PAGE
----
(6) How well predicted was this sudden stratospheric warming relative to some others?  I remember looking at some of the model guidance and it seemed some were hinting at this development fairly early. Can you speculate on some reasons why they may have predicted it?  

Ciasto: By mid-December, the dynamical models were predicting a weakening of the stratospheric polar vortex for early January. Several of the models also predicted the brief strengthening of the polar vortex followed by a second weakening that occurred around Jan 10. But it seems that the models had a more difficult time forecasting the spatial features of the warming (i.e. vortex displacement vs splitting in two lobes). This could, in turn, impact the ability of the models to predict SSW-related surface impacts. Domeisen: It seems that people had a hunch of what would happen as early as the beginning of December: In the SSW competition launched in early December on twitter, where everybody has to guess the timing of the SSW in the upcoming winter, most votes were indeed for early January.

(7) Has global warming influenced sudden stratospheric warmings in either hemisphere or is it projected to?  

[The number of sudden stratospheric warming (SSW) events per winter (gray bars) according to a combination of ERA40 and ERA-interim data (1958–2014) and the number of downward SSW events for 1979–2014 (red bars). The gray and light red lines indicate the smoothed frequency of occurrence for the respective time series (underlying bars). The dark red line indicates an estimate of SSW events with a downward impact, while the shading indicates the uncertainty given by the 95th percentile. Figure from Domeisen, 2019, JGR, courtesy of Daniela Domeisen (ETH Zurich).] Butler: For the Northern Hemisphere, the short answer is that there’s been no robust trend in SSWs observed, though there is significant variation from decade to decade, with some periods like the 1990s showing almost no SSWs and others, like the 2000s, showing one almost every year. In the future, climate models do not agree about what will happen in a warmer climate. Some show significant strengthening of the polar vortex while others show weakening. The differences are likely related to how and where the temperature changes due to increasing greenhouse gas concentrations in a particular model or scenario. For example, the tropical upper troposphere is predicted to become warmer, which will likely enhance the equator-to-pole temperature gradient across the tropopause (the atmospheric layer that separates the troposphere from the stratosphere), which would speed up the polar vortex in both hemispheres. However, enhanced warming of the Arctic surface relative to the middle latitudes reduces the surface temperature gradient and may act on the Northern Hemisphere polar vortex in the opposite direction. Also, the big atmospheric waves that nudge the stratosphere might differ in intensity or frequency in a future climate, which could affect how often SSWs occur. Domeisen: We can also look at past events: Although we don’t have reliable measurements of the Northern Hemisphere stratosphere before the 1950s (even less so for the Southern Hemisphere), we can estimate the frequency of SSW events for the past decades from their surface impacts. This reconstruction yields that there hasn’t been a trend in SSW frequency over the past centuries, but decadal differences in variability (the dark red line in the Figure below shows the estimate of SSW frequency, the light red line shows the measurements starting in 1979). In particular, the 1990s were characterized by a long absence of SSWs, which turns out to be the longest absence since 1850 – we do not currently know why.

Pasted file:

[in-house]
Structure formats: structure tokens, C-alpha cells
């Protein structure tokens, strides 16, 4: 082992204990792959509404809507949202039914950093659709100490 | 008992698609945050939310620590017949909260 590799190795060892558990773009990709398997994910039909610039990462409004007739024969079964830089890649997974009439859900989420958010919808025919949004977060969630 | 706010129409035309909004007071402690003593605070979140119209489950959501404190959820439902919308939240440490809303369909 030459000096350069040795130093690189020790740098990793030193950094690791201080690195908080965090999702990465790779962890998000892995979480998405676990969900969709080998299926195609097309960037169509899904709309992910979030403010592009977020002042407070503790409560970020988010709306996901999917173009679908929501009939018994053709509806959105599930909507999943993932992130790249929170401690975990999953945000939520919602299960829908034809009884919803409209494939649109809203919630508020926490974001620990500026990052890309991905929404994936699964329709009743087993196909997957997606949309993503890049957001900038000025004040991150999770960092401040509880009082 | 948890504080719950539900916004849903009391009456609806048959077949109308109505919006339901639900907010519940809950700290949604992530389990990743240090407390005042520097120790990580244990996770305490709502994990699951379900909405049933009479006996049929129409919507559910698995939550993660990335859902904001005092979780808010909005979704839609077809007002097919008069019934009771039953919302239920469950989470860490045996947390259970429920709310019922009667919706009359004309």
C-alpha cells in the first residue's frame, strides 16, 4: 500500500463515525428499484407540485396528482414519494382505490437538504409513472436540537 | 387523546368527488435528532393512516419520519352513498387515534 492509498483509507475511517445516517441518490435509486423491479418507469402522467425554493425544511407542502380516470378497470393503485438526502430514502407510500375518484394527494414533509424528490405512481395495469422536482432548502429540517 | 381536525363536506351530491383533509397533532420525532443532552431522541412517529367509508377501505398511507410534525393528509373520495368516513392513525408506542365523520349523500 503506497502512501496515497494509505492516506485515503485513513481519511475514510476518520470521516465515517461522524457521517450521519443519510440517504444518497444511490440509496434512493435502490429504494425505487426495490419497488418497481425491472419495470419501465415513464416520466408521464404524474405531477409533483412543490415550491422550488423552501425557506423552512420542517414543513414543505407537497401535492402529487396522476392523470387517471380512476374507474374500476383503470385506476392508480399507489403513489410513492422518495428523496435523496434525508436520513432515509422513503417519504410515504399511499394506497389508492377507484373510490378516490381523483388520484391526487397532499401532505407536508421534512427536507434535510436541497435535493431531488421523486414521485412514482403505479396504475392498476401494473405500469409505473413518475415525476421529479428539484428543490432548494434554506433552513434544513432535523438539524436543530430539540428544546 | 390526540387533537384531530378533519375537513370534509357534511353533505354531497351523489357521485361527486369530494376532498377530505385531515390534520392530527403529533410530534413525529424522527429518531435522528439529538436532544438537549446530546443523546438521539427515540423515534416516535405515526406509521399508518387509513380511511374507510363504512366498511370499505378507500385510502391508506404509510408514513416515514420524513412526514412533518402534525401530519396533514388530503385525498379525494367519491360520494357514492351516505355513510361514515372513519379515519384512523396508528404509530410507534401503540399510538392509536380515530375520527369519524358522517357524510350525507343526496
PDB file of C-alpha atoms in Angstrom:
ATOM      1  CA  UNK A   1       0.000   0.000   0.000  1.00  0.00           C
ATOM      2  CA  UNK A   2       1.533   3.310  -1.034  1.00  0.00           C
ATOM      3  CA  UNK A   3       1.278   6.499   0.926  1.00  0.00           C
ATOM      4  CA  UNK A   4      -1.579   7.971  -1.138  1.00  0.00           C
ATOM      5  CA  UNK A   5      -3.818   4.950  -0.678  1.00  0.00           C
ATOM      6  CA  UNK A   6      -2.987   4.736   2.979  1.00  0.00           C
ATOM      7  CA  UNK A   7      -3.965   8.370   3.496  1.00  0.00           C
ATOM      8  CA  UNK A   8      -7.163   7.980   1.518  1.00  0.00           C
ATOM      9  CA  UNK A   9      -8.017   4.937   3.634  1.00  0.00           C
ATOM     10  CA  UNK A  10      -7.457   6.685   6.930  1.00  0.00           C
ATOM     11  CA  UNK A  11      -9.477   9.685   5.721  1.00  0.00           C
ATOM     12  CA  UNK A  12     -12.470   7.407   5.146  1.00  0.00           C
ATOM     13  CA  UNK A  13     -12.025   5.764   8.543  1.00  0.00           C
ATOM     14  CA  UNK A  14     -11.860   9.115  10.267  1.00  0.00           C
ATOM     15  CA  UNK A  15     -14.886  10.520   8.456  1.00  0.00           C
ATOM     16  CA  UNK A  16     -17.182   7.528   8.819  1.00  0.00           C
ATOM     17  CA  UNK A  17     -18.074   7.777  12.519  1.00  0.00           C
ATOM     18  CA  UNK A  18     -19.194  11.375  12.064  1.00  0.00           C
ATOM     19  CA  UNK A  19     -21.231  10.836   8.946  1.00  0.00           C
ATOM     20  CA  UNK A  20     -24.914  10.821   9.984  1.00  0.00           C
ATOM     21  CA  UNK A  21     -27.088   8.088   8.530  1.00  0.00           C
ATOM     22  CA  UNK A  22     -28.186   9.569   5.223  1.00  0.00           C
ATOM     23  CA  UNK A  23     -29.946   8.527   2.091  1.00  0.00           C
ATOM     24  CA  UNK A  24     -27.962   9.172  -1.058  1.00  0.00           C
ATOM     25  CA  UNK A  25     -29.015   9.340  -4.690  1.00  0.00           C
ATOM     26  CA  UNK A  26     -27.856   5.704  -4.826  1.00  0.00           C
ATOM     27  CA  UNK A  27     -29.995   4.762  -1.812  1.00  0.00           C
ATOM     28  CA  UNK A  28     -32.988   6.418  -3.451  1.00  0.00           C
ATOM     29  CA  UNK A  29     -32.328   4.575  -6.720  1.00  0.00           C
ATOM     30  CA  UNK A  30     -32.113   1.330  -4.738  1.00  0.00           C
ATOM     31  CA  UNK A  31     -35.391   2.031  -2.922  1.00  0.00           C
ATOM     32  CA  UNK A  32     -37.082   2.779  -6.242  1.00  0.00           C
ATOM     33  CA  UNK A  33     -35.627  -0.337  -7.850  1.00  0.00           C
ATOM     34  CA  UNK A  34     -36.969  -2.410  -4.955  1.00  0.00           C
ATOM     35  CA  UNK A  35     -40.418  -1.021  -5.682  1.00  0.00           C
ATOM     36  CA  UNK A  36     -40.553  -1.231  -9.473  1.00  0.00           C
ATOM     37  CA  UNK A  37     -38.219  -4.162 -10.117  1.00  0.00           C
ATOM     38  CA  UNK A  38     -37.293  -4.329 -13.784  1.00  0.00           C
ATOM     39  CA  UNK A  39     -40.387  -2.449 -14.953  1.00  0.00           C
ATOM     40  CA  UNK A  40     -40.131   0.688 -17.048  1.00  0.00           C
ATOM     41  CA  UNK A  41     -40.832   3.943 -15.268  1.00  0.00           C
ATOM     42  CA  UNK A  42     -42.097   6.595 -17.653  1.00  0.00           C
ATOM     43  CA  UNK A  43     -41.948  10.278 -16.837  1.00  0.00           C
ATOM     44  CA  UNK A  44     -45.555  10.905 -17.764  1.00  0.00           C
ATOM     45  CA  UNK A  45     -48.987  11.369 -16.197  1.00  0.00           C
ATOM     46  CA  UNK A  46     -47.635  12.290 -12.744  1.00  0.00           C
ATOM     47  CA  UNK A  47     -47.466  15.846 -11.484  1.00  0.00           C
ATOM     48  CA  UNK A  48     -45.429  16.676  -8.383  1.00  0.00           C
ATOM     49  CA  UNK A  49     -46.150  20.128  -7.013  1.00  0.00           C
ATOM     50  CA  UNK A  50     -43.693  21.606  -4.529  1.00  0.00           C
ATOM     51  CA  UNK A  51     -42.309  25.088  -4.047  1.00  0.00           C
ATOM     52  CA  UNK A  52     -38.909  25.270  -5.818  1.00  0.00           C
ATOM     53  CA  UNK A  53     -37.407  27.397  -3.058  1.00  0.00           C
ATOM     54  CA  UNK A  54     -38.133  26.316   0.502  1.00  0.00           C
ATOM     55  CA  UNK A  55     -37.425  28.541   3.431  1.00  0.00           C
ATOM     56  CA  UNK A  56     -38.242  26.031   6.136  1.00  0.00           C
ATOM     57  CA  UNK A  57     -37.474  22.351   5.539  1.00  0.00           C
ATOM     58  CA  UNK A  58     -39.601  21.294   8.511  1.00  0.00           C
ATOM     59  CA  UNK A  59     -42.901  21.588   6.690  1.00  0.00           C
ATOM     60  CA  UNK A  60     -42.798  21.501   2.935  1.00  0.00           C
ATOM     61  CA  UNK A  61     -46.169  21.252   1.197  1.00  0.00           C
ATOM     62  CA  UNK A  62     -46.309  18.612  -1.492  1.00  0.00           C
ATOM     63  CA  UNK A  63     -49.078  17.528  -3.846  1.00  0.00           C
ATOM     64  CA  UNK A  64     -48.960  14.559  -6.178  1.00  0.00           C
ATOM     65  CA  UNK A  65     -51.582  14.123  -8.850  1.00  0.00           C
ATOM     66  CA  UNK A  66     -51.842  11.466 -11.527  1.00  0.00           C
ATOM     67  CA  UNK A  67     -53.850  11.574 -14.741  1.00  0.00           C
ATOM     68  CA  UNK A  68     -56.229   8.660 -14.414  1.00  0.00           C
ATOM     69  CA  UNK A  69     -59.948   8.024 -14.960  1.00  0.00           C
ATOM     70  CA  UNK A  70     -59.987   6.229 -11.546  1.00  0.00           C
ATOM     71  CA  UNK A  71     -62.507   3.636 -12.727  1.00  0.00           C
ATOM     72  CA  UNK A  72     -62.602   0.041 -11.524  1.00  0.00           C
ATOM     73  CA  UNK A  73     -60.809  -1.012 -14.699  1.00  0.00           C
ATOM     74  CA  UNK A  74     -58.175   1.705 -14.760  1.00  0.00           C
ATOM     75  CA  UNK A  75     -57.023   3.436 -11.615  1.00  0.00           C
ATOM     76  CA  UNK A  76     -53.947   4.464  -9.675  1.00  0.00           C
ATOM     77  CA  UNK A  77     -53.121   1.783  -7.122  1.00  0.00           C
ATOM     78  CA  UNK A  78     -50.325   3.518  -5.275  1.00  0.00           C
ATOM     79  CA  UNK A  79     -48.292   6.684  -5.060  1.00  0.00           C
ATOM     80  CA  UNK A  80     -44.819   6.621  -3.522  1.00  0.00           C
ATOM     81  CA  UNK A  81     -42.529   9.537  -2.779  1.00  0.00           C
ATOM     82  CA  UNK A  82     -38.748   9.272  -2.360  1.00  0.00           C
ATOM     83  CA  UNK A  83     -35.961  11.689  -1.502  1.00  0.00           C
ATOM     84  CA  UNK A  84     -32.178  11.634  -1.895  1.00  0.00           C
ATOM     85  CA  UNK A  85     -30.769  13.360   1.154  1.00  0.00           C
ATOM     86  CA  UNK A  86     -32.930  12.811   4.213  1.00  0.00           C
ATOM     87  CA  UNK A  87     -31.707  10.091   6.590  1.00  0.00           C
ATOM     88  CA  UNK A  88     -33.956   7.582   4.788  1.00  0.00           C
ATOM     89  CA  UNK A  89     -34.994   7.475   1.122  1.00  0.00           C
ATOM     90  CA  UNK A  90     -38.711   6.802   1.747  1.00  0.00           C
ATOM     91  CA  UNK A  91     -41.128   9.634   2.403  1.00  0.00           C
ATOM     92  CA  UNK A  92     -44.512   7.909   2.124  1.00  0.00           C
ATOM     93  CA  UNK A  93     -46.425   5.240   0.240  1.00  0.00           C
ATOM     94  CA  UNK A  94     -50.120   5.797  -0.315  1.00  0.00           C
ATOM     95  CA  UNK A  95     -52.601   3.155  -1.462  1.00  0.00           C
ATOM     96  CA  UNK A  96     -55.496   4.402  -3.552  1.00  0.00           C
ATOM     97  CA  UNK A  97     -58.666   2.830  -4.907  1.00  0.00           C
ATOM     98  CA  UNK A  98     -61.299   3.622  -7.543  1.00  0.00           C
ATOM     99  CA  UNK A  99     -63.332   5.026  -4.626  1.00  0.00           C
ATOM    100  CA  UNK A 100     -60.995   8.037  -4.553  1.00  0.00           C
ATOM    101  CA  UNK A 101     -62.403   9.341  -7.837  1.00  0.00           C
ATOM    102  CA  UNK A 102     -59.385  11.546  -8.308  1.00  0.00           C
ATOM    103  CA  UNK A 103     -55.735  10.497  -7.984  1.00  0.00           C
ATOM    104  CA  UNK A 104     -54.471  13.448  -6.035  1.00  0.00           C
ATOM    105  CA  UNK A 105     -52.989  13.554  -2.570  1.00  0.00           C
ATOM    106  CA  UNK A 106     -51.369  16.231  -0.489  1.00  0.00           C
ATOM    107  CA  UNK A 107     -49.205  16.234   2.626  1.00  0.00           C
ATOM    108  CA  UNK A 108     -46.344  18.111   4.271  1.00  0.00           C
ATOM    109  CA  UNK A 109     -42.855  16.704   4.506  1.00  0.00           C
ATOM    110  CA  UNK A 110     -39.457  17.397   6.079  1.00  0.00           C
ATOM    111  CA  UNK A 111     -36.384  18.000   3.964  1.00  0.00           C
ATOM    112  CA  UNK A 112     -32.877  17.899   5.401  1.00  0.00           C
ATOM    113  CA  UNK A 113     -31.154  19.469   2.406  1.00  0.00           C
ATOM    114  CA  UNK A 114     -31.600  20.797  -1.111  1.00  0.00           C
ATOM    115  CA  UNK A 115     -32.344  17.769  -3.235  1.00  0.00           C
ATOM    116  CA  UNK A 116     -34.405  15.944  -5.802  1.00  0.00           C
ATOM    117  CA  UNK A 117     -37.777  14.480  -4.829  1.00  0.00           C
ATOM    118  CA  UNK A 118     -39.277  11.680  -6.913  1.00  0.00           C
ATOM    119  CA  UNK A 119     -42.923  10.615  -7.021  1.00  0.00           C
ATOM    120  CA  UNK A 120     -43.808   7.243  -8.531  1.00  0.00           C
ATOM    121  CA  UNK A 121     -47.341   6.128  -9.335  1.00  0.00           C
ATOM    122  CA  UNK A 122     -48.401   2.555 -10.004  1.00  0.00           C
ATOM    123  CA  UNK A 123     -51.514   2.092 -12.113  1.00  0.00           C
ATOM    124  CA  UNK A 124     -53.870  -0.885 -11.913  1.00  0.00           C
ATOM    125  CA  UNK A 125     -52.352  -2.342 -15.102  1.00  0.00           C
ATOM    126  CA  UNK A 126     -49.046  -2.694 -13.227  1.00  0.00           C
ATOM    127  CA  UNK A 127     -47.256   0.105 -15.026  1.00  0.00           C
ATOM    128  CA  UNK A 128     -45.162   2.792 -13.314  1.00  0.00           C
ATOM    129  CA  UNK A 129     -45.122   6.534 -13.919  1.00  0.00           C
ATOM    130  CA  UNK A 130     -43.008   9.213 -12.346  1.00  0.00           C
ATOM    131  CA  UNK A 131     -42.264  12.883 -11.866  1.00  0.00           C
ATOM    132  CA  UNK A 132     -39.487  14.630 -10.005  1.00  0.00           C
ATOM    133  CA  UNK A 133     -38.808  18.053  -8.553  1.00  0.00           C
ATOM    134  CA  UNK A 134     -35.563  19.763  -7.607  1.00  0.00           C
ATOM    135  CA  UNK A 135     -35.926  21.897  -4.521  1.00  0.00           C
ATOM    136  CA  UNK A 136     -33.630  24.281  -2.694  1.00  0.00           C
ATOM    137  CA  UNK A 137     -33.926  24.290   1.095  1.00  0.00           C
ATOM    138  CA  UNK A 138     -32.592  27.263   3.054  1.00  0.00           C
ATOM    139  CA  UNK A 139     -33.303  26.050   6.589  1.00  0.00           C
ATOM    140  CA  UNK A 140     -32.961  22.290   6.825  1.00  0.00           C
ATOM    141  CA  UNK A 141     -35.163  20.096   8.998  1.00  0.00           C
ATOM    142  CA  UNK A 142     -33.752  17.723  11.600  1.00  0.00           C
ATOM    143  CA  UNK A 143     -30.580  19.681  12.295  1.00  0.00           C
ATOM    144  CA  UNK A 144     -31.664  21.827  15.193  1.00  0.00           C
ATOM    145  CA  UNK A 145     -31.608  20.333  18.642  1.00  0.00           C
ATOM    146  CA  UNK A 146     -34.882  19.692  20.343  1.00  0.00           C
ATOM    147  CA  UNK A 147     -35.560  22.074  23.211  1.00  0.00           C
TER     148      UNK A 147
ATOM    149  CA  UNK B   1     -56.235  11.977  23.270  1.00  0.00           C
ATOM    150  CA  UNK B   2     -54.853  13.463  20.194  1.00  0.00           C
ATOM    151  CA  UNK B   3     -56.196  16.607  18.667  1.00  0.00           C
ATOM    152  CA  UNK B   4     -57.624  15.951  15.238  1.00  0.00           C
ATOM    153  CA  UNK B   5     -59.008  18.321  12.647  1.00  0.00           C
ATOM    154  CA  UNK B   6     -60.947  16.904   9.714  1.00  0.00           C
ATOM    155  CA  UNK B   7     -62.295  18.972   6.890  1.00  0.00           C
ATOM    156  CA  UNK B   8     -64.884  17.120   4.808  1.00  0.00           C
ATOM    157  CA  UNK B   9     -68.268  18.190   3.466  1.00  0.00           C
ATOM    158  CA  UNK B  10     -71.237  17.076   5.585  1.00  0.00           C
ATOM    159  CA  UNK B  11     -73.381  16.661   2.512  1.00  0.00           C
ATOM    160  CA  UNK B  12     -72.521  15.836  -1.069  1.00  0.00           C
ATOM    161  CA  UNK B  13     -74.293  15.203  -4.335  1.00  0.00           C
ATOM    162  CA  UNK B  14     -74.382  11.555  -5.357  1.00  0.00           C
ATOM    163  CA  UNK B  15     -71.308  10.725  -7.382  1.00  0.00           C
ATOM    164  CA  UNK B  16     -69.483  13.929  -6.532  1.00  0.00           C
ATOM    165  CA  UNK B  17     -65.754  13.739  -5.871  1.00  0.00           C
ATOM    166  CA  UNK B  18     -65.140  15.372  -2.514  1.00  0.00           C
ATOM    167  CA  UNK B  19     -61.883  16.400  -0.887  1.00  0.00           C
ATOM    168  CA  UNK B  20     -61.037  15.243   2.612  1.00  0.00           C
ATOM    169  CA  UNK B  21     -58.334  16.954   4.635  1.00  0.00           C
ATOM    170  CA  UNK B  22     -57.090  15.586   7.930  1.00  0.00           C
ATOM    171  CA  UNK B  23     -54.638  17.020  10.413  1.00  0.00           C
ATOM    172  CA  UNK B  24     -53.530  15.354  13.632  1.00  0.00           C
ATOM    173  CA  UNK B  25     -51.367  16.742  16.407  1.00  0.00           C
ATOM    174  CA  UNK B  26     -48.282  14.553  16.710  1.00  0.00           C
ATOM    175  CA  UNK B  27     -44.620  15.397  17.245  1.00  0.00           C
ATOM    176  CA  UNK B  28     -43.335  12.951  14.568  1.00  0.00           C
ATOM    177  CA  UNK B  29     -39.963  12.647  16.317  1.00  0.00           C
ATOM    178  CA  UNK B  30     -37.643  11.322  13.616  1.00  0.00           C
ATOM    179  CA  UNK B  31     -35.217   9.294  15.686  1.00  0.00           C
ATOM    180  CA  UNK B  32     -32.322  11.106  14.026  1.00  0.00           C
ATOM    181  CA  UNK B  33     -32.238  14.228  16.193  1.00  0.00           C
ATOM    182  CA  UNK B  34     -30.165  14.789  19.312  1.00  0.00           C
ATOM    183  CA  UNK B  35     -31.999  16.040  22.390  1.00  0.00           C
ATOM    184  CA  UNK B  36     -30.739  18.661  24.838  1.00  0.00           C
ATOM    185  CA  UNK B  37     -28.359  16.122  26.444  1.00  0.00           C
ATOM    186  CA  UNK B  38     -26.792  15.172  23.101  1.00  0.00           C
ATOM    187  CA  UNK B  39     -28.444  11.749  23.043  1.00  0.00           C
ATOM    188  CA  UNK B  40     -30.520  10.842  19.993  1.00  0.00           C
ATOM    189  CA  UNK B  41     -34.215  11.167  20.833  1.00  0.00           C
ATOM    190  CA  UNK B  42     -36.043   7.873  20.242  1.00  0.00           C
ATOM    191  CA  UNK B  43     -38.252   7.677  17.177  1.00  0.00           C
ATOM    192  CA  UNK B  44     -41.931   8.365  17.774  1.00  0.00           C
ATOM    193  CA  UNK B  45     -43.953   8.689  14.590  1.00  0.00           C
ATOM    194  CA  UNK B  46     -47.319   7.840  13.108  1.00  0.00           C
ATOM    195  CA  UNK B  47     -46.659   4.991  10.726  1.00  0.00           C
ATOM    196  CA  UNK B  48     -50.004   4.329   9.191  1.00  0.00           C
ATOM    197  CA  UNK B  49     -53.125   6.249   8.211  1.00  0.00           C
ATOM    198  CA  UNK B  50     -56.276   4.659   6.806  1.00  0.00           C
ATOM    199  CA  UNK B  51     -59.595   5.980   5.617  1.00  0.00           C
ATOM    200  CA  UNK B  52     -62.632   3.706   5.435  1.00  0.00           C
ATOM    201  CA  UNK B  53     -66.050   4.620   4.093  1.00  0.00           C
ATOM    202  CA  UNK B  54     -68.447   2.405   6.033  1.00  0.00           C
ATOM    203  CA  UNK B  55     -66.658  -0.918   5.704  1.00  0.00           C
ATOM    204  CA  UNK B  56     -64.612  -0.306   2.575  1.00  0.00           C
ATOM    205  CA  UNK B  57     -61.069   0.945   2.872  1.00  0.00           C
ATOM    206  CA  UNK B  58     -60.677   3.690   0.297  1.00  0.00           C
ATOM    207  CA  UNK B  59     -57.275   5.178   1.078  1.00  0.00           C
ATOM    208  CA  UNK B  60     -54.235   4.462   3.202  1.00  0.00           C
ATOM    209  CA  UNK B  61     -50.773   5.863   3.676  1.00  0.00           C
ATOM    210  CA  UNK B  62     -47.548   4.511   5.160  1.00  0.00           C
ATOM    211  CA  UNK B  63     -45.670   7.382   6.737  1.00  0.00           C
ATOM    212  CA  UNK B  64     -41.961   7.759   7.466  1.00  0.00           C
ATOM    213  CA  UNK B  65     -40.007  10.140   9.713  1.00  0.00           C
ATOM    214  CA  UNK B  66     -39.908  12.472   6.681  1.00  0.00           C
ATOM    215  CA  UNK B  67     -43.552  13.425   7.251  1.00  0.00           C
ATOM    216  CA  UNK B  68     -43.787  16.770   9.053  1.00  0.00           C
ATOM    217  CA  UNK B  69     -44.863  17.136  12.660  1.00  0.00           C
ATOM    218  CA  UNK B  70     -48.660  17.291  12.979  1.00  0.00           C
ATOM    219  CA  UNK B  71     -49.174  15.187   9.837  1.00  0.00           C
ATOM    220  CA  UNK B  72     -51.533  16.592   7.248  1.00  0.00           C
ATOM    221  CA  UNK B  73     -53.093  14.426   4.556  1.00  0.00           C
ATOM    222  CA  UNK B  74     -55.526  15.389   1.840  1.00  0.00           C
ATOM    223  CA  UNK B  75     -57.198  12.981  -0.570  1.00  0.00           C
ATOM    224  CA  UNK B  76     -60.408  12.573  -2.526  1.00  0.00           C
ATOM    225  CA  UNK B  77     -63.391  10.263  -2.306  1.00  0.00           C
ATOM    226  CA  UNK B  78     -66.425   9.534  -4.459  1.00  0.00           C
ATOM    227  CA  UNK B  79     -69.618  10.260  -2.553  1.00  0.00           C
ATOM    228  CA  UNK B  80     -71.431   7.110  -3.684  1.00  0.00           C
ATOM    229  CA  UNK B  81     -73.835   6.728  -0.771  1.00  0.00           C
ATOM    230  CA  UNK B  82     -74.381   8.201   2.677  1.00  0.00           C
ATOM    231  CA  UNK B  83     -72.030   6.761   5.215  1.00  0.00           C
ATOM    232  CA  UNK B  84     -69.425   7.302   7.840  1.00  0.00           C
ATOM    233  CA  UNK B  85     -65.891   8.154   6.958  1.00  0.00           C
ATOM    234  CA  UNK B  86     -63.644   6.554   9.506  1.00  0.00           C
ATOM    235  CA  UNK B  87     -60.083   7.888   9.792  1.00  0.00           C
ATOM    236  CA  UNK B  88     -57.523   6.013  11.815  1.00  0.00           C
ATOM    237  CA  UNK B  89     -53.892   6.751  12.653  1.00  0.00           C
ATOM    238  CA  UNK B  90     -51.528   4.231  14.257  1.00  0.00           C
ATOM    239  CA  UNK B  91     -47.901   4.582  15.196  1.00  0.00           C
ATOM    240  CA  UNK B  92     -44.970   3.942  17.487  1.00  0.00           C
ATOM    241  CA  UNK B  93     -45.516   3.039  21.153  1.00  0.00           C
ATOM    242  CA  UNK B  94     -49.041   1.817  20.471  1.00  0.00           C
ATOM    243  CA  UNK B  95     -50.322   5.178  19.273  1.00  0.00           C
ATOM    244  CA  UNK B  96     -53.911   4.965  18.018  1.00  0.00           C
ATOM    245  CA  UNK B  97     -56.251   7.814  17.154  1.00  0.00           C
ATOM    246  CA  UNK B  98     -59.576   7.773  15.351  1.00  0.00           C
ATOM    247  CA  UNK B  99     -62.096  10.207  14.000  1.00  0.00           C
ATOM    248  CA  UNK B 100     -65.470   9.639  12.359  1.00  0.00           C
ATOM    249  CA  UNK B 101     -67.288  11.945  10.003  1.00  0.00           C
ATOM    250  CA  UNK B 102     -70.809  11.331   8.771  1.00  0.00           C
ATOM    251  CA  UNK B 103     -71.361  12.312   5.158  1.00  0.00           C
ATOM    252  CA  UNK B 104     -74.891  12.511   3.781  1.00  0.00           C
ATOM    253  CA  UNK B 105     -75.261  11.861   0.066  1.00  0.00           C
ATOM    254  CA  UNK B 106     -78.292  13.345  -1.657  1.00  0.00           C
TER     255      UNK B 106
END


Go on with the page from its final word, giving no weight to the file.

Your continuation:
(1) These temperature changes are linked to an equatorward shift of the North Atlantic jet stream and high-latitude blocking, which describes the negative phase of the North Atlantic Oscillation. Edited for WeatherNation by Mace Michaels